Every so often, I hear from a producer or performer who feels that the 14-day testing protocol is too much work, or too much money, or not necessary. Why can’t we return to the days of monthly testing?
For those new to the discussion, monthly testing was the industry standard from 1998 to 2013. And it was very successful at preventing HIV and other STIs. However, performer health and safety is not a static goal. Just as the tests we use evolve, and what we test for improves, so does the testing regimen.
Science has shown that once a person contracts HIV, the virus multiplies quite rapidly.
The adult industry first began testing in earnest in 1998, when an outbreak of HIV among adult performers traced to a forged HIV test led to the creation of AIM, the Adult Industry Medical clinic.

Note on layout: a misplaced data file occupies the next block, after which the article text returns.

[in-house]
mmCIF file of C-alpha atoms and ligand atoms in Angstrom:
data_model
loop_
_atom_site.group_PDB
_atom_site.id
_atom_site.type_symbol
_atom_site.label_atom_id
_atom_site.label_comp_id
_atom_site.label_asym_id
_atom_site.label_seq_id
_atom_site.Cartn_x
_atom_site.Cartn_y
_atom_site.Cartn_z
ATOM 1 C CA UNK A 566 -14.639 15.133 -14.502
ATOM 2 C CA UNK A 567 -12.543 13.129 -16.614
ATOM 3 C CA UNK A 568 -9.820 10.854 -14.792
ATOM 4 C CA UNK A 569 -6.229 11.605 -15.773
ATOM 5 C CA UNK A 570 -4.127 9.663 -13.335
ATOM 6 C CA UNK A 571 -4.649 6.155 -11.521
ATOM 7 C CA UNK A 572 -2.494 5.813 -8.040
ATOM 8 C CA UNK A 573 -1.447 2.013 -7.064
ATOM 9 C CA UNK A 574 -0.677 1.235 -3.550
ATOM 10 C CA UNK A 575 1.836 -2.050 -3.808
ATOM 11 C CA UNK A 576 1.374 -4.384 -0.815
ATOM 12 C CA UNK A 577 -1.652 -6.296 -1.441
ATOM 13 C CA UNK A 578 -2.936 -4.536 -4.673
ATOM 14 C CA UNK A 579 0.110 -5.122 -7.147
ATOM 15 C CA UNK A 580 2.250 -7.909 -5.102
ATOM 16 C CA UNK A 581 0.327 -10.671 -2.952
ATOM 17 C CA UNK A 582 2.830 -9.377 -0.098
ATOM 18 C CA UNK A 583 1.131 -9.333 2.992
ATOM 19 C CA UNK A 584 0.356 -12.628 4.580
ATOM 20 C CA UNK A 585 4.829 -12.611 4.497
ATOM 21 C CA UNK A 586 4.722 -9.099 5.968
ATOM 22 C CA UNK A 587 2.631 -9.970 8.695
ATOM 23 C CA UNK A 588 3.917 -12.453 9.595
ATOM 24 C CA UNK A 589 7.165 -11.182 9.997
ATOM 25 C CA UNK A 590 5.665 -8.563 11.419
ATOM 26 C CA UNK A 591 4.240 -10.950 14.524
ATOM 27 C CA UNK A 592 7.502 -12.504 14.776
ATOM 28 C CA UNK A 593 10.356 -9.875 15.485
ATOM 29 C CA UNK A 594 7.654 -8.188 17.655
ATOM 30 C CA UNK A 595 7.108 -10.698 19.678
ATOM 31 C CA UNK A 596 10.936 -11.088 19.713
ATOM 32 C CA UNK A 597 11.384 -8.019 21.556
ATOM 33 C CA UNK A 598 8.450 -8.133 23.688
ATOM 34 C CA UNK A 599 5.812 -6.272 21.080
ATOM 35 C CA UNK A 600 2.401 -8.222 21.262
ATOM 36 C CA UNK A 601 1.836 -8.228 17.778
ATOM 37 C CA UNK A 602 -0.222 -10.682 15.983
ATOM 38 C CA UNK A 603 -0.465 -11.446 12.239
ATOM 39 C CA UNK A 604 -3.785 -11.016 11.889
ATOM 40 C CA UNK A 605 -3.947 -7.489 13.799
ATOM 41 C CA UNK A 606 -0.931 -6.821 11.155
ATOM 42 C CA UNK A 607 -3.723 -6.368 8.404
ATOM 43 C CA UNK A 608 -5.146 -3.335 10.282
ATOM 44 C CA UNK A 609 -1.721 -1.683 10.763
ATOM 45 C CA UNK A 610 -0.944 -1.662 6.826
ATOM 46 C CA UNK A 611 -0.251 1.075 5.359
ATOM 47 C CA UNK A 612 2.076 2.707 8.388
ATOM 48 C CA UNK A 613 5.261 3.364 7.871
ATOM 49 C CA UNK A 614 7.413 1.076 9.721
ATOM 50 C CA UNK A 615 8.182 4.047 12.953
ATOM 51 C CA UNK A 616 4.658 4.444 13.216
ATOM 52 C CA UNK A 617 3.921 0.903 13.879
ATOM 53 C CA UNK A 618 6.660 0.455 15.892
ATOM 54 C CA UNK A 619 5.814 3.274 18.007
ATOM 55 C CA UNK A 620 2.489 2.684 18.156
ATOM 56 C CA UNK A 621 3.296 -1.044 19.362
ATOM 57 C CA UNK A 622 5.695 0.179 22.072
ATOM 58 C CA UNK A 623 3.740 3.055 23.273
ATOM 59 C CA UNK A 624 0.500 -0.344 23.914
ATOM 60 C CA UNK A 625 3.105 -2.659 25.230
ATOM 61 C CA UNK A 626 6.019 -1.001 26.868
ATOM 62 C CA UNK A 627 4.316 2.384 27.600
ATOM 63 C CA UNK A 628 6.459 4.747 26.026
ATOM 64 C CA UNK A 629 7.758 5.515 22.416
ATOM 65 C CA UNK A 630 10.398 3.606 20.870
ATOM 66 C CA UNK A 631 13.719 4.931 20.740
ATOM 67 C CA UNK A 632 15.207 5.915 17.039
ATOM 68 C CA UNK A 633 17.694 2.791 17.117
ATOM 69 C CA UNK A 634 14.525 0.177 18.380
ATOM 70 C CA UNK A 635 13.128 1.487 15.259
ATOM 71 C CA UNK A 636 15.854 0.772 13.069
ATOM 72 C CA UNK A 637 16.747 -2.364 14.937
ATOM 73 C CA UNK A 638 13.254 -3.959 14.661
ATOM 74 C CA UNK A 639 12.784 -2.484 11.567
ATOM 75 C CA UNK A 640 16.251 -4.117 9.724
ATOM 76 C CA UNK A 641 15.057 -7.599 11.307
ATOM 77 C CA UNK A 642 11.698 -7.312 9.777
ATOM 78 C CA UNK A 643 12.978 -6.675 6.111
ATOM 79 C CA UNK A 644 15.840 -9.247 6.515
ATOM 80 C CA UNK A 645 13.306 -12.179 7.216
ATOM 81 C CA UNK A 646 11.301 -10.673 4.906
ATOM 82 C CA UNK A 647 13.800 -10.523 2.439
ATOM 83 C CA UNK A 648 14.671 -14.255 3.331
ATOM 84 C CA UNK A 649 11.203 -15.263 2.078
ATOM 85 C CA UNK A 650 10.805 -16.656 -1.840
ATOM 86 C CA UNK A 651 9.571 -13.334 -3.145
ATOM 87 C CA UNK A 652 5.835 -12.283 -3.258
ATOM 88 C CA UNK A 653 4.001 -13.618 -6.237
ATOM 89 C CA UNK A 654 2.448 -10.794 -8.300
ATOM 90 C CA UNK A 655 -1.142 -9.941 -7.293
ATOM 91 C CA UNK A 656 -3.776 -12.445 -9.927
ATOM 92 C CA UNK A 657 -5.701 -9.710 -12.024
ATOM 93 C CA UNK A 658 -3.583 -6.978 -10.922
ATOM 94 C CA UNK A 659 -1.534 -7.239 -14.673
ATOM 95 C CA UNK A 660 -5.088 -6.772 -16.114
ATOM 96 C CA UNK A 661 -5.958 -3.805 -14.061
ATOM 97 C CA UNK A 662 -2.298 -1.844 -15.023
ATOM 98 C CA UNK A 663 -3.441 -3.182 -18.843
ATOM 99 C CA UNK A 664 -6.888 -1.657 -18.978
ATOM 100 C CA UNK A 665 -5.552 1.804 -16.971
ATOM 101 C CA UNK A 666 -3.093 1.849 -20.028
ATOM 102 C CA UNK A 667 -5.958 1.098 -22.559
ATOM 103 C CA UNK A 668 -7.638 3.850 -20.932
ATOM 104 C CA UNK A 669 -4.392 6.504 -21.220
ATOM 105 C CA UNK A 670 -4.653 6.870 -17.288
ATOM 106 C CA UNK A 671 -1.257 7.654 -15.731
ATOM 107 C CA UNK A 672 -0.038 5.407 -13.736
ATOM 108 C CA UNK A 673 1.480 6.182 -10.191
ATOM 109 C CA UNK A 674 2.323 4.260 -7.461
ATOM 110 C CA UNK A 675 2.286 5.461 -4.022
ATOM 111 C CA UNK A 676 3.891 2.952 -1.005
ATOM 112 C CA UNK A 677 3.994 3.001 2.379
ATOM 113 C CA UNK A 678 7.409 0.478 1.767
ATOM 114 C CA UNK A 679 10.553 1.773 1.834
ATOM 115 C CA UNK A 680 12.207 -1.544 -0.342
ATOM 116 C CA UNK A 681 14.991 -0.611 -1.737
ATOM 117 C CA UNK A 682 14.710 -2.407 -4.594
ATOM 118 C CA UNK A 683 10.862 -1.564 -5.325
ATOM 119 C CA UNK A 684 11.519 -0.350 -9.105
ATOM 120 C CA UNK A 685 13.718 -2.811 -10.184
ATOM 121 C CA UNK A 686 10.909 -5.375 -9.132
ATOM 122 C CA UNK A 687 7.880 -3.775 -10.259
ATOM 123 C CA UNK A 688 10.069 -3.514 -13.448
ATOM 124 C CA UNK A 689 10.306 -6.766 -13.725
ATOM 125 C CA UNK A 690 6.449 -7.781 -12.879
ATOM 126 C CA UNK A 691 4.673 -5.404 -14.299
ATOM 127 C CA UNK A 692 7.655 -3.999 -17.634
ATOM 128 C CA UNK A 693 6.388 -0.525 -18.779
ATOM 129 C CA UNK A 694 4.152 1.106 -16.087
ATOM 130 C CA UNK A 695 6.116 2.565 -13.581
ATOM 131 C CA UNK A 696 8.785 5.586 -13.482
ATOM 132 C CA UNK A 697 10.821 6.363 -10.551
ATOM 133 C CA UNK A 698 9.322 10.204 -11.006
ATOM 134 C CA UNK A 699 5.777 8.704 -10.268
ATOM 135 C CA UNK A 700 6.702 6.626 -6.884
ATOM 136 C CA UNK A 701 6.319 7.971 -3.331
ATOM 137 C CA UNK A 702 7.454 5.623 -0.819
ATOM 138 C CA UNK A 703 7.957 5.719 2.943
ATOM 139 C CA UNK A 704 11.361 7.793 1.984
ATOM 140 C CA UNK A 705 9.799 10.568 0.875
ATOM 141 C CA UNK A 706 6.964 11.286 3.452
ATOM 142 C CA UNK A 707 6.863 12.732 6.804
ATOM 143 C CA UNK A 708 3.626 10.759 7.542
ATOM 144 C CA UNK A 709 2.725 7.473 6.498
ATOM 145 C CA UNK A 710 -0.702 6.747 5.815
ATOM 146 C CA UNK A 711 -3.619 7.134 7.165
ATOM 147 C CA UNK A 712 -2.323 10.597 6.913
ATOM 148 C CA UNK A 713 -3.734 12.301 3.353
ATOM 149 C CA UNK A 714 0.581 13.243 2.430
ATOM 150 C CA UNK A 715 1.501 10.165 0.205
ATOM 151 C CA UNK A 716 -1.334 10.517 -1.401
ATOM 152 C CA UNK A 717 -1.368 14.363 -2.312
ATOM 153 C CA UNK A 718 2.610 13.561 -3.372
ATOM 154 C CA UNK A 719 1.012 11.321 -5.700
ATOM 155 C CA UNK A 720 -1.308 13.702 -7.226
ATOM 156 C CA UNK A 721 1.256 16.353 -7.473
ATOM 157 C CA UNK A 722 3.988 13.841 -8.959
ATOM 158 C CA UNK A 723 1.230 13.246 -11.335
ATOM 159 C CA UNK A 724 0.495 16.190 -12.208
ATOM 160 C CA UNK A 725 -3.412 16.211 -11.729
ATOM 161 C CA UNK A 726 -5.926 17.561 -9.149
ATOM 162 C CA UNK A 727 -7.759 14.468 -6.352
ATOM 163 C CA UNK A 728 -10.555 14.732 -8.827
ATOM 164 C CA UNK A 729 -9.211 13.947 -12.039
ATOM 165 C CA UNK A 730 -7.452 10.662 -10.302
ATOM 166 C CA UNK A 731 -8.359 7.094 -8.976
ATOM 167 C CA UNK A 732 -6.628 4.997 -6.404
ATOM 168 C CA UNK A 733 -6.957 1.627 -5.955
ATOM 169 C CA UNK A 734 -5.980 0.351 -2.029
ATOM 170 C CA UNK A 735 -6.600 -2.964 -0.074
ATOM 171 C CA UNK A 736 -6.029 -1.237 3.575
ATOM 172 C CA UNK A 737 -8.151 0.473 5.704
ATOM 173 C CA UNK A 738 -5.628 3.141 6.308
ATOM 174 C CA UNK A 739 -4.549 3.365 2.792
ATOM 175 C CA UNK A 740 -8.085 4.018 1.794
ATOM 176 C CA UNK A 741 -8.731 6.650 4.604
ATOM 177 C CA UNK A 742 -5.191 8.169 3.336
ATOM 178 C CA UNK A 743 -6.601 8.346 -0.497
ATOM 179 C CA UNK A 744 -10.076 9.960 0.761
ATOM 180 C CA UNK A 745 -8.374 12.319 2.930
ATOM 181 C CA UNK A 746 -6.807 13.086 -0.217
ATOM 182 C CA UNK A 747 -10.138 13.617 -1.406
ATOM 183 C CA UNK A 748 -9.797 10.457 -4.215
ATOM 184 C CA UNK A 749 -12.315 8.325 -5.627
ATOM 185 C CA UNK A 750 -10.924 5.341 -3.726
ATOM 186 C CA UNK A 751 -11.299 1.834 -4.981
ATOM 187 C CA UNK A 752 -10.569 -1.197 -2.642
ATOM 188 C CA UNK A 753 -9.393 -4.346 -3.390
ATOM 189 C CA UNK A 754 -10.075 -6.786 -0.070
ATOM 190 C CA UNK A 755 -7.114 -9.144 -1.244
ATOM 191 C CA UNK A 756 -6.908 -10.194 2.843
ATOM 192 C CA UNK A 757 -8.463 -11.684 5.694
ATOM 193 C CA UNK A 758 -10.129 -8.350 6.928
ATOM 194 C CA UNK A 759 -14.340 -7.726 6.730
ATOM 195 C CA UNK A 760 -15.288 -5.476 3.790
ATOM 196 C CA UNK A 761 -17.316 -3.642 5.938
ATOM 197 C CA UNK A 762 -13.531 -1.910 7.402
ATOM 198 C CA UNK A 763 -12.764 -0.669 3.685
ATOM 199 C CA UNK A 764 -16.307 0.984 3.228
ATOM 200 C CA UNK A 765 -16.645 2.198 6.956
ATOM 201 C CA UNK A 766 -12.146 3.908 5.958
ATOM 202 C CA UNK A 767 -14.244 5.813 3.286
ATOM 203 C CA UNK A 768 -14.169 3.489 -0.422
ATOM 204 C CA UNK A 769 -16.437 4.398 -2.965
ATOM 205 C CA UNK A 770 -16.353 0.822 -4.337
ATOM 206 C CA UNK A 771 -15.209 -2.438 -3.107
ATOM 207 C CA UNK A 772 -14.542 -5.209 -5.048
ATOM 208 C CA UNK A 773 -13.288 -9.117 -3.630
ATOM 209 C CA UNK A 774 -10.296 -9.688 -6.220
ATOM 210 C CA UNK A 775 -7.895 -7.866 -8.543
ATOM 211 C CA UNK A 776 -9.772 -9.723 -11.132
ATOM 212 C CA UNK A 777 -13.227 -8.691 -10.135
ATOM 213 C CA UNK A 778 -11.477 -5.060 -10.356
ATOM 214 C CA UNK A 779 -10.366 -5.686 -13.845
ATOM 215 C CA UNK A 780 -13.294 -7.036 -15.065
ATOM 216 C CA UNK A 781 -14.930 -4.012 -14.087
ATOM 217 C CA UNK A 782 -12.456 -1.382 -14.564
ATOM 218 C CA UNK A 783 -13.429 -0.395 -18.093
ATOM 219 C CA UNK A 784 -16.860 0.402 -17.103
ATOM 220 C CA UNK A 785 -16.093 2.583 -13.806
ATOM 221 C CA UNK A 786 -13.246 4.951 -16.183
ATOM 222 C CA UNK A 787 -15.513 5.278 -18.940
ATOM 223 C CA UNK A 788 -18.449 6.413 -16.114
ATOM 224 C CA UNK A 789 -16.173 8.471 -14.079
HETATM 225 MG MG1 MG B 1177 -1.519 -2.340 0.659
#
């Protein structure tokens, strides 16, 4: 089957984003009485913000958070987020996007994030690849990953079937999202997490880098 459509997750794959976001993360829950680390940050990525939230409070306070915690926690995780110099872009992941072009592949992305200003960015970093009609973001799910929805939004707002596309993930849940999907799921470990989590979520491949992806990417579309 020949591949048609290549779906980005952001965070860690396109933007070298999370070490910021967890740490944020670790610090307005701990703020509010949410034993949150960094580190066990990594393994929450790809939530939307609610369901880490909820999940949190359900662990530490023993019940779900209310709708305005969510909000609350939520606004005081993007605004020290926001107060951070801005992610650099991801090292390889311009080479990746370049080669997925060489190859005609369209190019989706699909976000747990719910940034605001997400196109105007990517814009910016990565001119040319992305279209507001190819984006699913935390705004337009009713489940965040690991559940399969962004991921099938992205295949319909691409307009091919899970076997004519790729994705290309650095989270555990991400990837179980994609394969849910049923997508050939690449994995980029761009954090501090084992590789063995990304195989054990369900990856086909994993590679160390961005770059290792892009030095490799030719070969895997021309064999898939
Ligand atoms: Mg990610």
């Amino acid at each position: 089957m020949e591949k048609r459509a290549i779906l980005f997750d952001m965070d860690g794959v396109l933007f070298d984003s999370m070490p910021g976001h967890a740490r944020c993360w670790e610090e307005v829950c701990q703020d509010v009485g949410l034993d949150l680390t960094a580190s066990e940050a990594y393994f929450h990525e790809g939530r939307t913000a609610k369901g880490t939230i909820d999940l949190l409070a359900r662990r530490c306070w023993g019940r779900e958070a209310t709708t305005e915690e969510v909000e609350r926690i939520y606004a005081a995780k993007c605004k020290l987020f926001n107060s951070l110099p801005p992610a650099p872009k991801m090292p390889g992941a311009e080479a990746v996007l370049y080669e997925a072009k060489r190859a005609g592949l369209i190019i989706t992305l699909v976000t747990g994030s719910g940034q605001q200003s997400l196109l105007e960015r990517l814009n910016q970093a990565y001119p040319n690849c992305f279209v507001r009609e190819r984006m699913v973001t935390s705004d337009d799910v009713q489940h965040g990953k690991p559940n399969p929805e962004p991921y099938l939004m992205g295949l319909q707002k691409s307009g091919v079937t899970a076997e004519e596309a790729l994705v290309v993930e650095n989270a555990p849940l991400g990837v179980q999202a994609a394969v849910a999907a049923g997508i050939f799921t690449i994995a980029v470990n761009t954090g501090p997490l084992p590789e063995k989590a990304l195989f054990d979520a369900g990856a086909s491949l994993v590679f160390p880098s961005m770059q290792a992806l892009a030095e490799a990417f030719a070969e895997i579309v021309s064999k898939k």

For years, the testing “system” was a scattershot mix of paper tests, slow detection times, and, to some extent, an honor system among performers and producers. There was no real way to track performers and scene partners, to notify the exposed, or enforce a production halt.
We’ve come a long way since then. Thanks to our protocols, we haven’t had an HIV transmission on a regulated set since 2004.
Our protocols today require testing for HIV, hepatitis C, hepatitis B, syphilis, gonorrhea, chlamydia and trichomoniasis. HIV is not only the most serious of those, it’s also the only one that cannot be cured, or prevented through vaccination. And the reason why we test every 14 days is deeply connected to HIV.
Science has shown that once a person contracts HIV, the virus multiplies quite rapidly. At first, there aren’t enough copies of the virus to allow it to be effectively transmitted to another person. After 14 days, however, the viral load begins to reach levels that dramatically increase the chance that the virus could be passed to another person.